Three cases were first considered: κ = 0.2, to enable us to compare our simulations with those in the literature, κ = 0.09 because the theoretical mean amplification calculated from ⟨μ⟩ = 1/|(1 − κ)2 − γ2| and assuming γ = 0 is that of Longo’s effect ⟨μ⟩ = 1.2, and κ = 0.8 and 0.9 to explore cases with high magnification and dense caustics. In the case κ = 0.2, individual caustics can be identified, there are perturbations of single-point caustics by other point masses giving complicated caustic structures comparable with those shown in Wambganss (1990). For κ = 0.09, the magnification pattern differs from the case κ = 0.2: individual caustics can be identified but there is almost no perturbation of single clump caustics by other clumps presumably because the density is low. For κ = 0.8, the magnification pattern shows that there is a high clustering of caustics, with huge amplification at some locations. Model parameters are in Table 1.
Reducing the size of the grid cells quickly boosts the amplification. All these kpc3 test models however are by far too massive to be used as elementary modules of a SGMC on the order of 500 kpc3. Low filling factors are necessary.
Our lens mass-models must have densities lower than the limit of molecular cloud cores: if we assume a maximum mass ~10 M⊙ within a scale length of L ~ 0.1 pc above which molecular clouds would collapse (Kayama et al. 1996), and extrapolate this density using the Larson (1981) scaling law ρ ∝ L-1.1, one gets an upper limit density ~350 M⊙ pc-3 for a scale length of ~100 pc. While our densities satisfy this criterium, a molecular cloud in equilibrium with scale 30 pc, close to our building block, would have a typical mass ~5 × 105 M⊙ (Solomon et al. 1987), and a density 18.5 M⊙ pc-3, which is significantly below that of models D, E, and F.
A solution may come from a fractal structure of molecular clouds where rather small cells satisfying the equilibrium condition, are separated by less dense regions, and assembled in giant molecular clouds up to a SGMC, as proposed by Pfenniger & Combes (1994, hereafter PC) for cold dark H2 clouds. A cloud cell of 5 × 105 M⊙ for a scale 30 pc is used as a building block for fractal SGMC models below.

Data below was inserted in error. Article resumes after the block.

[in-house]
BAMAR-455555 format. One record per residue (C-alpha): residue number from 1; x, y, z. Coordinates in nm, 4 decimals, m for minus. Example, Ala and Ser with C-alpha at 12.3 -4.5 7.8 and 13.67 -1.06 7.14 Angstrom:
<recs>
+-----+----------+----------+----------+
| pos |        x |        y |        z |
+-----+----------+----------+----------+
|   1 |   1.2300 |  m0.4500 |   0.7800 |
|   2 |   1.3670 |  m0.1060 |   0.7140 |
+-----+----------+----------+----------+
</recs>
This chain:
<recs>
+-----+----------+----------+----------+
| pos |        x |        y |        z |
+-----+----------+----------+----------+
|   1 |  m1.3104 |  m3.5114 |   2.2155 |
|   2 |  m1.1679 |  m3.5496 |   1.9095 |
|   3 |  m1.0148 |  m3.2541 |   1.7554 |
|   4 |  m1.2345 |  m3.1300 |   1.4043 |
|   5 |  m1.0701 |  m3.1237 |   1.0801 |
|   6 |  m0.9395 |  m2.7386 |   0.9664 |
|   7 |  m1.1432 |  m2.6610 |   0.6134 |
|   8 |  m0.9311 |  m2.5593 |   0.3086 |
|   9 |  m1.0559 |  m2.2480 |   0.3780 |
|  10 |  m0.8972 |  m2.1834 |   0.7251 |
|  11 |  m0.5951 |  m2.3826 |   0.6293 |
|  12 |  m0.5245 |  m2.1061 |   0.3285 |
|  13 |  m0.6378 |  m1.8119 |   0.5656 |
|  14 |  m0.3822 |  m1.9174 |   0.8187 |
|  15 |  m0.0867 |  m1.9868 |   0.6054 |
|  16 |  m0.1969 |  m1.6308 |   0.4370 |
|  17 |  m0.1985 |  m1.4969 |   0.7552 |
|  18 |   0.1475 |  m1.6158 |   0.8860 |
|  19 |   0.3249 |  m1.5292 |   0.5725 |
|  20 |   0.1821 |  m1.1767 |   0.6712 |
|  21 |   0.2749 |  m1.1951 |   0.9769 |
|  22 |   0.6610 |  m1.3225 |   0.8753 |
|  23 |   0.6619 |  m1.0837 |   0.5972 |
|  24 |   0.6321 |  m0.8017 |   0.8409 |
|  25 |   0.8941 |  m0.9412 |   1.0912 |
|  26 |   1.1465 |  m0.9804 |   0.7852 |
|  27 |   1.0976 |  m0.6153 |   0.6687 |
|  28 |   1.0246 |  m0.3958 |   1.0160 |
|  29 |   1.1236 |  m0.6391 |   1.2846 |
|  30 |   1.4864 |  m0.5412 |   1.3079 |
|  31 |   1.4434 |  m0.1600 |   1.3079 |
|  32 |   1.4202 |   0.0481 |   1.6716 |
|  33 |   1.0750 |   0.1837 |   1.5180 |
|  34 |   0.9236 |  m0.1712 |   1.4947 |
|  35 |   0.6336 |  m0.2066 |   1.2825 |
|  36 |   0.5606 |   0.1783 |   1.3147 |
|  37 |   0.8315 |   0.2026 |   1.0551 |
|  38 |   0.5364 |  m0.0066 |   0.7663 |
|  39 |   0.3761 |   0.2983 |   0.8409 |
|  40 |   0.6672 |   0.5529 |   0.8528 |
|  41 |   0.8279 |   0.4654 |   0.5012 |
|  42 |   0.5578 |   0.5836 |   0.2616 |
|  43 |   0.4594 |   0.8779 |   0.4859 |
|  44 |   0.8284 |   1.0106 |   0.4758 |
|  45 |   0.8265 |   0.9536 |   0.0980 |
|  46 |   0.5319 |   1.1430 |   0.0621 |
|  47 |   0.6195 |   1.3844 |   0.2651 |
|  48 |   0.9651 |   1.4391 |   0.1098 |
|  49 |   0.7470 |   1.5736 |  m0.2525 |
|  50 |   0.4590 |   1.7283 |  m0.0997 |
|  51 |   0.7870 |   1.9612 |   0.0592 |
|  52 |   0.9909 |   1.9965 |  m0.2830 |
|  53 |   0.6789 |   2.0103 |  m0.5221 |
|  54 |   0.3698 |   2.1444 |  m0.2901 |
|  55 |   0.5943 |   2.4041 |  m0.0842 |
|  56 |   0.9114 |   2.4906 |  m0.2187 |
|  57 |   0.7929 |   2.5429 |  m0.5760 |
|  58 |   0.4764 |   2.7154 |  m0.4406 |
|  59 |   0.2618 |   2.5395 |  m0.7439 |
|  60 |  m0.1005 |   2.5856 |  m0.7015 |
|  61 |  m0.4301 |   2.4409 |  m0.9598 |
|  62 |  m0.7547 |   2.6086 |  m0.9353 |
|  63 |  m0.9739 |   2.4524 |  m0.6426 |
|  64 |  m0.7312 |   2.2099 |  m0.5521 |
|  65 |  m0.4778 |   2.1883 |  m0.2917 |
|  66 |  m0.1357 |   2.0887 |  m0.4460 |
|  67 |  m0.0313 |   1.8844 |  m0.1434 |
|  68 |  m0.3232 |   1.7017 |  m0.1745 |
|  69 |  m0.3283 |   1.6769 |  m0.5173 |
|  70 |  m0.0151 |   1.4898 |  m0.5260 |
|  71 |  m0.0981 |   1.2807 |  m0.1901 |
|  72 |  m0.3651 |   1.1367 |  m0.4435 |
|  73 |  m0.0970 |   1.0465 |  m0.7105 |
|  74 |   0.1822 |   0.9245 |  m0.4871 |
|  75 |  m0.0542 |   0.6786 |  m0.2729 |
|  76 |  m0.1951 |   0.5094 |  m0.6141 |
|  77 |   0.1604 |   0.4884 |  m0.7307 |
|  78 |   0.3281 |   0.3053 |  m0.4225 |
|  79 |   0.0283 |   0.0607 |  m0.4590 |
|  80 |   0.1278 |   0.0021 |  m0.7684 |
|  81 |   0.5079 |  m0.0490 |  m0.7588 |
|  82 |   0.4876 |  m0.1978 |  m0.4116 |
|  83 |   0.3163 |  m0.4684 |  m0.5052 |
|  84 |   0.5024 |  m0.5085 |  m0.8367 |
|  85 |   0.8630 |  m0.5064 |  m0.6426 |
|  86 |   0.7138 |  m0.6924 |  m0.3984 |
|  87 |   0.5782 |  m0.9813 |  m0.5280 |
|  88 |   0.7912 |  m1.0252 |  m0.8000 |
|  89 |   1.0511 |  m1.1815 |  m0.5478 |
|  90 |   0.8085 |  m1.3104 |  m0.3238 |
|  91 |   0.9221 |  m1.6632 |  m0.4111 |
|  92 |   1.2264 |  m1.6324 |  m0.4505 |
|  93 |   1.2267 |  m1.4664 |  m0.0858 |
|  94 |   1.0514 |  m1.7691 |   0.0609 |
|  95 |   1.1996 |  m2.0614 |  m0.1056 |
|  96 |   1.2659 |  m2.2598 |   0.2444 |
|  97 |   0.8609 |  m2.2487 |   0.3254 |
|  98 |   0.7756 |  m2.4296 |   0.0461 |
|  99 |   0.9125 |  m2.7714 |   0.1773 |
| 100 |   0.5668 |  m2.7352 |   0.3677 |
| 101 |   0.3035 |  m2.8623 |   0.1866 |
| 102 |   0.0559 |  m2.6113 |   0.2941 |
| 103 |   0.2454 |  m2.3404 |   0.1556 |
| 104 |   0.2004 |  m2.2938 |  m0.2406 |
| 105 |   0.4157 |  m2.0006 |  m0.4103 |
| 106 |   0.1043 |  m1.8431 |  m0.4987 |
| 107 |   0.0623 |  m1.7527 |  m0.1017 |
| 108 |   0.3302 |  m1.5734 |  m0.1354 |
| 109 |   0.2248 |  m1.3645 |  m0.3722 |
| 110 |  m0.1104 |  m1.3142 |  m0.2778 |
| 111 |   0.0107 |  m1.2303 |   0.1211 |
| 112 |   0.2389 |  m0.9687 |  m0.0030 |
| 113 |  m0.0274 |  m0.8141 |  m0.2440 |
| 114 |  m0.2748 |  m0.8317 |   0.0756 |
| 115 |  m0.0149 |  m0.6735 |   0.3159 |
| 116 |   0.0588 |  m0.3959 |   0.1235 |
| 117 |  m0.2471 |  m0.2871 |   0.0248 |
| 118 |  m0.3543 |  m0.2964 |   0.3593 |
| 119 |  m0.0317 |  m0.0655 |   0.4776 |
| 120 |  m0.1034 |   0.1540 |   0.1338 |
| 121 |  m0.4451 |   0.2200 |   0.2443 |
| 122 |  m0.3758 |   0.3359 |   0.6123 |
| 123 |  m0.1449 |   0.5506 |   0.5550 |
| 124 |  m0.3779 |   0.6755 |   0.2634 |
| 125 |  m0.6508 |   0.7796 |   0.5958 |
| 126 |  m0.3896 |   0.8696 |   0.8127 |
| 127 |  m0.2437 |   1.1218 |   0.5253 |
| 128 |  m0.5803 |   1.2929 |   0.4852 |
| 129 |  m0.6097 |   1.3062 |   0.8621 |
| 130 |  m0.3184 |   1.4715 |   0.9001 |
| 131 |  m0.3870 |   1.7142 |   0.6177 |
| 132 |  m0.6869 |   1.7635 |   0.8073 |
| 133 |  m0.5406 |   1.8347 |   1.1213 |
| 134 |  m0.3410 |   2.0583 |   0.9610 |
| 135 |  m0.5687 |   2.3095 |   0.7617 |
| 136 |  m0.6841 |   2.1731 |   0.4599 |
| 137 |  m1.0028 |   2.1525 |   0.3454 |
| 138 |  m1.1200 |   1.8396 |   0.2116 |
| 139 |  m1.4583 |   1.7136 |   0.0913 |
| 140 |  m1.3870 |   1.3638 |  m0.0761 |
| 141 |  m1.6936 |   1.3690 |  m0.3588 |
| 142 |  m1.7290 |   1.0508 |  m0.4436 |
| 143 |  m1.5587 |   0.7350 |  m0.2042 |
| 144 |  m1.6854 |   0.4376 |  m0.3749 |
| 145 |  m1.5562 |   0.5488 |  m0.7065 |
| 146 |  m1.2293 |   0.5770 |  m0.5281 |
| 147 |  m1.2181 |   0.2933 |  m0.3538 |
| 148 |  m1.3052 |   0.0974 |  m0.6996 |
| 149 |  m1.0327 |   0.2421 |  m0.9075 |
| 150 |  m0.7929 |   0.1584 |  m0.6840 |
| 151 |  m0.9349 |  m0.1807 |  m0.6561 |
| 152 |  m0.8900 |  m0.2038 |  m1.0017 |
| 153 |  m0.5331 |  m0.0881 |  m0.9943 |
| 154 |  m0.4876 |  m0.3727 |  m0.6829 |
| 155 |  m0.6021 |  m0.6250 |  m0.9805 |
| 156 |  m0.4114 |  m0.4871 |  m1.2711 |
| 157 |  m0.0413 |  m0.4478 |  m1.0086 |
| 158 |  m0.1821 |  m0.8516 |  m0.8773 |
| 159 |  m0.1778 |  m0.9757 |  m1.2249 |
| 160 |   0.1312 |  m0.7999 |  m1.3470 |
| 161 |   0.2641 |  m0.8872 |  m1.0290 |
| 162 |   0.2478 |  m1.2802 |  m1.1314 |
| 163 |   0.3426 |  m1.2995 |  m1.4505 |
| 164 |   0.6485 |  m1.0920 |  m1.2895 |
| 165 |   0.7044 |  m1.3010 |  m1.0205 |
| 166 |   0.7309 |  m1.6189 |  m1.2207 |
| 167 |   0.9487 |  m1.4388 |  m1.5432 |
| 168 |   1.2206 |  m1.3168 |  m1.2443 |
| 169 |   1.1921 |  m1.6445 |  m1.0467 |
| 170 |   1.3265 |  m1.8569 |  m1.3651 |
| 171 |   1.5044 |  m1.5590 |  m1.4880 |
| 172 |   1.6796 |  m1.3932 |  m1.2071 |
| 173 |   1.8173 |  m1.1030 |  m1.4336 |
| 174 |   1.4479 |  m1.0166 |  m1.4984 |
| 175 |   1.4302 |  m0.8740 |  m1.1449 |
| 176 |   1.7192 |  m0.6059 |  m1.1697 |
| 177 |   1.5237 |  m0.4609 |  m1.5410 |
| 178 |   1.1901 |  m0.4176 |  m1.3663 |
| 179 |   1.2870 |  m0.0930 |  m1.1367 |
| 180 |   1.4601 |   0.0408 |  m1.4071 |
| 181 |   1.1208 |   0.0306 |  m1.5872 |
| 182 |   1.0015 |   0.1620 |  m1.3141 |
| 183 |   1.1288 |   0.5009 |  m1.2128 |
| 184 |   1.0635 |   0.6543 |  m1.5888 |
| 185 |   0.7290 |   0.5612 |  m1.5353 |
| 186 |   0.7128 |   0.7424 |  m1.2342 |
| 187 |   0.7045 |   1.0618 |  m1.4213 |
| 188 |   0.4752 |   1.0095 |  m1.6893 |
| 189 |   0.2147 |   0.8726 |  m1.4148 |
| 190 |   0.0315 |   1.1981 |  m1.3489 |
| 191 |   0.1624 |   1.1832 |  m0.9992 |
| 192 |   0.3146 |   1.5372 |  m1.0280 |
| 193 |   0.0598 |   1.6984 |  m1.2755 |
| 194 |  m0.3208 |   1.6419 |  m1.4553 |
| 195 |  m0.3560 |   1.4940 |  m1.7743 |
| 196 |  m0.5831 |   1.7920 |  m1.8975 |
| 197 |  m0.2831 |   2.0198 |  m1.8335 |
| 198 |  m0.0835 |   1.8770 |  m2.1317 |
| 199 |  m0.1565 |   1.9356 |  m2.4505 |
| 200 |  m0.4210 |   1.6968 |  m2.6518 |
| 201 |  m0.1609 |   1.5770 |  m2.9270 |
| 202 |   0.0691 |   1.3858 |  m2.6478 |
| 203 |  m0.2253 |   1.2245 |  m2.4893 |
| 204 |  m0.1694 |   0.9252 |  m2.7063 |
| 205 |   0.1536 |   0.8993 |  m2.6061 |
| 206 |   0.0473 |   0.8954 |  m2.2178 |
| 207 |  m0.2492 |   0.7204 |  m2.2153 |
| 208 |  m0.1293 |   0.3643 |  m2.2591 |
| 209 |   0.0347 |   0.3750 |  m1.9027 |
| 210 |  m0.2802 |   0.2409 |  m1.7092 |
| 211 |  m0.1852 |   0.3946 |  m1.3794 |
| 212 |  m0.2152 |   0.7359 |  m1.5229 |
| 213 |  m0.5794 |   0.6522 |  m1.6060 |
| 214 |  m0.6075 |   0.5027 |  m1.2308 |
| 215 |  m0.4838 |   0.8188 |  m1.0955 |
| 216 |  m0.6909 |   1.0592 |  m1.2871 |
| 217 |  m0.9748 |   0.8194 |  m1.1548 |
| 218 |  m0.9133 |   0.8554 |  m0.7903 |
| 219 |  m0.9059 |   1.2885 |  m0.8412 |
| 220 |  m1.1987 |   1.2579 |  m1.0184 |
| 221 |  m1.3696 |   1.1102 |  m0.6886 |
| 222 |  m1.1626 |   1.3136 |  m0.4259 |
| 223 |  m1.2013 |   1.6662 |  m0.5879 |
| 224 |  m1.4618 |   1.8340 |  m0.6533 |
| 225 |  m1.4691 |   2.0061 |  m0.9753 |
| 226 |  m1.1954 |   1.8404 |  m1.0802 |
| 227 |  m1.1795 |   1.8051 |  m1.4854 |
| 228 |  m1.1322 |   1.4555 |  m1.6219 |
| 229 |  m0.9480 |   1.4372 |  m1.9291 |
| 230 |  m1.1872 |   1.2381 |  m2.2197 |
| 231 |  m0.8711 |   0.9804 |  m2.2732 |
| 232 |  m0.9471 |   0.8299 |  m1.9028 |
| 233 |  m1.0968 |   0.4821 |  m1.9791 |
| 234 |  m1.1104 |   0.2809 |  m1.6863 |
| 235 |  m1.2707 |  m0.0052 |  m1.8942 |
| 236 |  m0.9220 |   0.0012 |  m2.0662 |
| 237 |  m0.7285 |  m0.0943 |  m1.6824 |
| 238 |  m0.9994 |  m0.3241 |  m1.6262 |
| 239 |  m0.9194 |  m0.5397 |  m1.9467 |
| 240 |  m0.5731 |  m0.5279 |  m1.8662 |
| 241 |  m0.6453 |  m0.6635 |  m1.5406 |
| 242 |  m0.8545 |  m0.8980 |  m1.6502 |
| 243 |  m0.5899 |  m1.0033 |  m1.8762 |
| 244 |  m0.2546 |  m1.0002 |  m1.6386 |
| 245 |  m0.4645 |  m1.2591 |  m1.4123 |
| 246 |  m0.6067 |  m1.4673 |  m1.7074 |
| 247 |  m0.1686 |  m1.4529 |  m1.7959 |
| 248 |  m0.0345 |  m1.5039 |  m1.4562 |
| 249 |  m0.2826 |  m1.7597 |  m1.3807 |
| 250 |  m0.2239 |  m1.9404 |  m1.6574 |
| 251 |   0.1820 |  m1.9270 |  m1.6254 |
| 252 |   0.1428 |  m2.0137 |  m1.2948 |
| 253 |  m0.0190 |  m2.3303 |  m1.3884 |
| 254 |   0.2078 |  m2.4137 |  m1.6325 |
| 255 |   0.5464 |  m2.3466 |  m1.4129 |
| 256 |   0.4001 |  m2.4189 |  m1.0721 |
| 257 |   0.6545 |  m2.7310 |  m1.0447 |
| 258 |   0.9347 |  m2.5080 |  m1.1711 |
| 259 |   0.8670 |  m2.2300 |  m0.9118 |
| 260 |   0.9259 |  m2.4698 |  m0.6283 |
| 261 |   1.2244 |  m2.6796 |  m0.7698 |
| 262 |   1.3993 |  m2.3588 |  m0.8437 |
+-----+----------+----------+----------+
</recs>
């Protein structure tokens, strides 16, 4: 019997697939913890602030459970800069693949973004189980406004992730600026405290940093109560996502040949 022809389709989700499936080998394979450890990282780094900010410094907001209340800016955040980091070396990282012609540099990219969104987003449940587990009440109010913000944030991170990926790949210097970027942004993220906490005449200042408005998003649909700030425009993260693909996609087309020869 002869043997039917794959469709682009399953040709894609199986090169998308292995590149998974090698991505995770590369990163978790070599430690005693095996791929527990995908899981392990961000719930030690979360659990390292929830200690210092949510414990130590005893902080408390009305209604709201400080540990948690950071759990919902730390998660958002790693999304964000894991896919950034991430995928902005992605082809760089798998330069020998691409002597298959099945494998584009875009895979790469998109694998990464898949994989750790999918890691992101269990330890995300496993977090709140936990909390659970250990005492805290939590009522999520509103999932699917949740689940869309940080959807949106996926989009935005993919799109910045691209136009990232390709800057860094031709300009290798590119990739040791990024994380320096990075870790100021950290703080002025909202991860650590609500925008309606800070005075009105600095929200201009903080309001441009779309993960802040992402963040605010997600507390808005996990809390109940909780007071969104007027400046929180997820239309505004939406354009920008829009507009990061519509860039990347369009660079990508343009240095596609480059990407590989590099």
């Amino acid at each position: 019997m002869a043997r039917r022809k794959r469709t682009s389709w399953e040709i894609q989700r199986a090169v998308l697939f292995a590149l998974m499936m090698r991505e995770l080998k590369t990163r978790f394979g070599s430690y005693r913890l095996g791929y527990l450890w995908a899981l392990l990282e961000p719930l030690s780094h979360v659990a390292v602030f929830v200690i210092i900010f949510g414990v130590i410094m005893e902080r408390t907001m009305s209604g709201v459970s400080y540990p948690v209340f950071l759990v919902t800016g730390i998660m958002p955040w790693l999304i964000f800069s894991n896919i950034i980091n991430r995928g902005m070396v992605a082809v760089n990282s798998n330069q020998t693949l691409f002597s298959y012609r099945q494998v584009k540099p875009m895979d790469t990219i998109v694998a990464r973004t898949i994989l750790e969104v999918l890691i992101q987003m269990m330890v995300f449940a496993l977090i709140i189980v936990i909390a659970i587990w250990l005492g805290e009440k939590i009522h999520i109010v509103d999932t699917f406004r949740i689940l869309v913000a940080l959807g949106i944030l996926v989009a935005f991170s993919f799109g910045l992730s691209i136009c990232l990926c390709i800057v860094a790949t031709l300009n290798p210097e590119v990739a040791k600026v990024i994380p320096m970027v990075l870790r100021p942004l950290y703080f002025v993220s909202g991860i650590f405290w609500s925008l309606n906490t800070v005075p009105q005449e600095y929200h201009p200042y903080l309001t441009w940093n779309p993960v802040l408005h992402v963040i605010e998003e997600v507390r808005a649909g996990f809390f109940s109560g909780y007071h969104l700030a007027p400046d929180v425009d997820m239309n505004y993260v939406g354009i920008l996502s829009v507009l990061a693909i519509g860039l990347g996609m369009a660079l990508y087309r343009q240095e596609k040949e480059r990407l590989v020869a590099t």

If masses obey a fractal scaling relation with dimension D from mass Mmin to Mmax and scale Lmin to Lmax, one may write up to Lmax. The mass at level l consists in a number of clumps N at level l − 1 related to the scale by the relation: Ll − 1/Ll = N−1/D. Clouds can survive if the number of collisions is sufficiently small, which according to PC and Irwin et al. (2000) requires 1 ≤ D ≤ 2. If D ≥ 2.33, internal and external collisions are too numerous to maintaini a fragmented cloud. Two cloud models with two fractal dimensions are considered first: the case D = 1.64, which was suggested in the original PC paper, and the upper value of D = 2.
Extrapolating from Lmin = 30 pc, and Mmin = 5 × 105 M⊙ to Lmax = 5 kpc, and assuming a fractal dimension D = 1.64, one gets a total mass Mmax = 2.2 × 109 M⊙ within 125 kpc3, and N ~ 4500 cloud cells, i.e. ~16 building blocks on each axis. The surface density integrated over a column Lmax = 5 kpc of 16 blocks is Σ = 8.9 × 103 M⊙ pc-2, which is its maximum value. Parameters of this model are given in Table 2 (model G). The median magnification derived from the probability p(n) of a light ray crossing 0 ≤ n ≤ 16 cloud blocks, is found to be ∑ μ(n)p(n) = 1.03, so half the surface provides a magnification between 1.20 and 1.03, which is insufficient to explain Longo’s effect.
The case D = 2 has different properties (model H). Being more populated than for D = 1.67, the densities are higher, the median amplification is μ = 1.12, and 25% of the surface has 1.18 ≤ μ ≤ 1.48. Regions with μ ≥ 1.18 do show networks of caustics and non-Gaussian amplification distributions. Model H appears to be at the limit of explaining Longo’s effect with a mass of 4.1 × 1010 M⊙ within 28°. Explaining Longo’s effect with greater confidence would require a larger distance and depth of the lens.
Locating the lens plane at an observer distance Dl = 20 kpc rather than 16 kpc, reduces the critical surface density by 25% to Σcrit = 7.5 × 104 M⊙ pc-2 for infinitely distant objects. For this critical surface density, the same amplifications as in model H, are obtained for a cloud with D = 1.80, a mass 5 × 109 M⊙ within 125 kpc3, and a total mass 1.5 × 1010 M⊙ for a SGMC that is 5 kpc in depth and extends over 8.7 × 8.7 kpc2 (model I).
Increasing the depth to 8.6 kpc and using a dimension D = 2, we obtain model J, which provides a median amplification of μ = 1.15, with 14% of the surface being amplified by more than 1.5. The total mass within 8.6 × 8.6 × 8.6 kpc3 is 4.1 × 1010 M⊙.